10 March, 2018
Over the past year, we've been conducting road tests of Waymo's self-driving trucks in California and Arizona.
"Our software is learning to drive big rigs in much the same way a human driver would after years of driving passenger cars", Waymo said in an online post. Now, Waymo is teaching the software to manage the increased challenge of a truck.
Meanwhile, a startup called Starsky Robotics announced an initial test this week of its technology for remotely driven trucks. "The transport of freight and cargo is a critical driver for the American economy". The other three companies we've mentioned-Uber, Starsky, and Embark-have all focused on freeway driving, which is generally considered the easiest type of driving to automate. To take on the pilot project in Atlanta, Waymo is using the same sensor suite that Google uses on its autonomous Pacifica minivan platform.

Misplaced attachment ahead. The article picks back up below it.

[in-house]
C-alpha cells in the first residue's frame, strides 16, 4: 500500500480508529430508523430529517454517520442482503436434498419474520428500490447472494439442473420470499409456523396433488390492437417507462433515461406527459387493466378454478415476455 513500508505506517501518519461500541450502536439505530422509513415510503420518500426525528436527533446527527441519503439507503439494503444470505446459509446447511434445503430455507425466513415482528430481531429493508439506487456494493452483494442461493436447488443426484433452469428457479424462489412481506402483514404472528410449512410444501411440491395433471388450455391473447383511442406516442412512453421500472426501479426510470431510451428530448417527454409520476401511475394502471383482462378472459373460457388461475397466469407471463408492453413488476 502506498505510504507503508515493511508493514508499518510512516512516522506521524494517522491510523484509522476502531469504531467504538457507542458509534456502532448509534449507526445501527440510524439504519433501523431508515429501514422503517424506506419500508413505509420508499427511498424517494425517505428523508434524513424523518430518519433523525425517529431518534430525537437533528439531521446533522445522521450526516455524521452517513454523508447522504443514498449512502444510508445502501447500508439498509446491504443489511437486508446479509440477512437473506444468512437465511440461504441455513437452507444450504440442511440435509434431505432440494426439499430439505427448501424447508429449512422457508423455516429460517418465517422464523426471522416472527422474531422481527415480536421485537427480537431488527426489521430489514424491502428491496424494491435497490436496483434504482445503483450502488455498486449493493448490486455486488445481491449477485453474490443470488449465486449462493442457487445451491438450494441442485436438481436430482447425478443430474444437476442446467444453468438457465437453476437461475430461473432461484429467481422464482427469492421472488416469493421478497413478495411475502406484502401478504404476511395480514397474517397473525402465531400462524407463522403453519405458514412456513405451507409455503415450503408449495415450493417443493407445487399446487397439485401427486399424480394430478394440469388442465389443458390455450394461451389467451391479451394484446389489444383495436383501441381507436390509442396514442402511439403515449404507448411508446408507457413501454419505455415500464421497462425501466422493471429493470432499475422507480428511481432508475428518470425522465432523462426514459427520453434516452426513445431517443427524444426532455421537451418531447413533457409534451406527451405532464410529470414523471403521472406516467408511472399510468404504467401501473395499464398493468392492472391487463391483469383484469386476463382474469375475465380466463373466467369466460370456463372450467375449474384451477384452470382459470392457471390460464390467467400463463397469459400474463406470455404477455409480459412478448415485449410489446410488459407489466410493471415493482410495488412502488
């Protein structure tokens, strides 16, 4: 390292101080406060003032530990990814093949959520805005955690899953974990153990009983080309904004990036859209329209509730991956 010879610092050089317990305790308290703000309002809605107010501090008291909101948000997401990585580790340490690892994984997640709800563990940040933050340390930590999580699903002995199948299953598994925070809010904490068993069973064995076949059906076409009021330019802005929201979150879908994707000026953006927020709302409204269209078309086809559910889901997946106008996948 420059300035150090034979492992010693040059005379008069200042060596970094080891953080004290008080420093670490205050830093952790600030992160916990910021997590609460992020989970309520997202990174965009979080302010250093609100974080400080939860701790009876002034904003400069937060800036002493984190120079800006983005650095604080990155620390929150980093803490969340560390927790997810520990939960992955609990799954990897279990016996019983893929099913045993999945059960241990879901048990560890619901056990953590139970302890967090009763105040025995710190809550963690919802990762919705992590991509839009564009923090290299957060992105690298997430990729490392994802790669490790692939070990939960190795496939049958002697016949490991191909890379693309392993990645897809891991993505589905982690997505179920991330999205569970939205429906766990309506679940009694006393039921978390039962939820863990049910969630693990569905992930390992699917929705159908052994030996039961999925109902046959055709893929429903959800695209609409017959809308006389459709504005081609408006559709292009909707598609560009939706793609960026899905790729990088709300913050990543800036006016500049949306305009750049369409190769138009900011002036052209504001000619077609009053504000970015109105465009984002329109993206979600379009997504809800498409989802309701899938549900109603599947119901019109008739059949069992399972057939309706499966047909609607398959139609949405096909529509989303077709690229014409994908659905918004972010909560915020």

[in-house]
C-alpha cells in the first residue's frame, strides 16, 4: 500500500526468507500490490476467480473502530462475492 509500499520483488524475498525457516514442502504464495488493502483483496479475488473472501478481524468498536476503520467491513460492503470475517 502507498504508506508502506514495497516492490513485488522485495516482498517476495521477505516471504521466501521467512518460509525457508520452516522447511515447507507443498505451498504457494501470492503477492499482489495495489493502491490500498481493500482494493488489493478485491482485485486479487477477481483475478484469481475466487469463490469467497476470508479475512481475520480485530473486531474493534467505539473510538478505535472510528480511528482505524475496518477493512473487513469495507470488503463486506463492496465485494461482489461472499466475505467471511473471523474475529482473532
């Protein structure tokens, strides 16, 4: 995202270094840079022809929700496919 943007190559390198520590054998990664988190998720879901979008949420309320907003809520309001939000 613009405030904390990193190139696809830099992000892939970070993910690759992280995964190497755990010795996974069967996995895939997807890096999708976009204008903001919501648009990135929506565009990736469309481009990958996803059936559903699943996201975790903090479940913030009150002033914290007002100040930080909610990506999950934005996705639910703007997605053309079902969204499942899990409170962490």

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"Embark is also focusing on handling freeway driving, with a human driver on board who navigates city streets, "TechCrunch wrote last summer". The trucking endeavor taps into much of the same technology used in Waymo's cars and minivans, but tuned to the complexities of operating a big rig on a roadway. As the company explains, the basic principles are the same but driving a semi is harder as the braking, turning radius and blind spots are completely different than on normal passenger cars.
Urban Transportation system is wide open There's a multi-billion dollar opportunity waiting for autonomous vehicles on America's roads today, and a number of companies are vying for a share of the market, ranging from Tesla and Apple, Inc.to traditional auto makers like Ford and General Motors.
Uber claims to have made the first commercial shipment ever by a self-driving truck when it hauled a trailer full of Budweiser beer over about 120 miles (193 kilometers) of highway in Colorado.